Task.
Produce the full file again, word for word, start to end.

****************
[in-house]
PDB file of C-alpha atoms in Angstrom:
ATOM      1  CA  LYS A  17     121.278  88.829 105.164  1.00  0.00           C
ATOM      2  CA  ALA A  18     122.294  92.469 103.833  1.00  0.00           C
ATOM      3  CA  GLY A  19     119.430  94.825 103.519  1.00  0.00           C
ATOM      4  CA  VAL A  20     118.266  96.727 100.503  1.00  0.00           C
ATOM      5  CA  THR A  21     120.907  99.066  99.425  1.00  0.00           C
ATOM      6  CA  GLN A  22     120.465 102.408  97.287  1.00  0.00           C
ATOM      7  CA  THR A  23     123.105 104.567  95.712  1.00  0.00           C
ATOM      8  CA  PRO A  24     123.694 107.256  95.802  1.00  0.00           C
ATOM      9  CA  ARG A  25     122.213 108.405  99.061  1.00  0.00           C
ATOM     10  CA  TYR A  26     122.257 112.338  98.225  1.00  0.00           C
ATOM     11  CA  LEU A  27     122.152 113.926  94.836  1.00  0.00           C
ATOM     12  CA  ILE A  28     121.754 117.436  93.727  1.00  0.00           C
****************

[in-house]
PDB file of C-alpha atoms in Angstrom:
ATOM      1  CA  LYS A  17     121.278  88.829 105.164  1.00  0.00           C
ATOM      2  CA  ALA A  18     122.294  92.469 103.833  1.00  0.00           C
ATOM      3  CA  GLY A  19     119.430  94.825 103.519  1.00  0.00           C
ATOM      4  CA  VAL A  20     118.266  96.727 100.503  1.00  0.00           C
ATOM      5  CA  THR A  21     120.907  99.066  99.425  1.00  0.00           C
ATOM      6  CA  GLN A  22     120.465 102.408  97.287  1.00  0.00           C
ATOM      7  CA  THR A  23     123.105 104.567  95.712  1.00  0.00           C
ATOM      8  CA  PRO A  24     123.694 107.256  95.802  1.00  0.00           C
ATOM      9  CA  ARG A  25     122.213 108.405  99.061  1.00  0.00           C
ATOM     10  CA  TYR A  26     122.257 112.338  98.225  1.00  0.00           C
ATOM     11  CA  LEU A  27     122.152 113.926  94.836  1.00  0.00           C
ATOM     12  CA  ILE A  28     121.754 117.436  93.727  1.00  0.00           C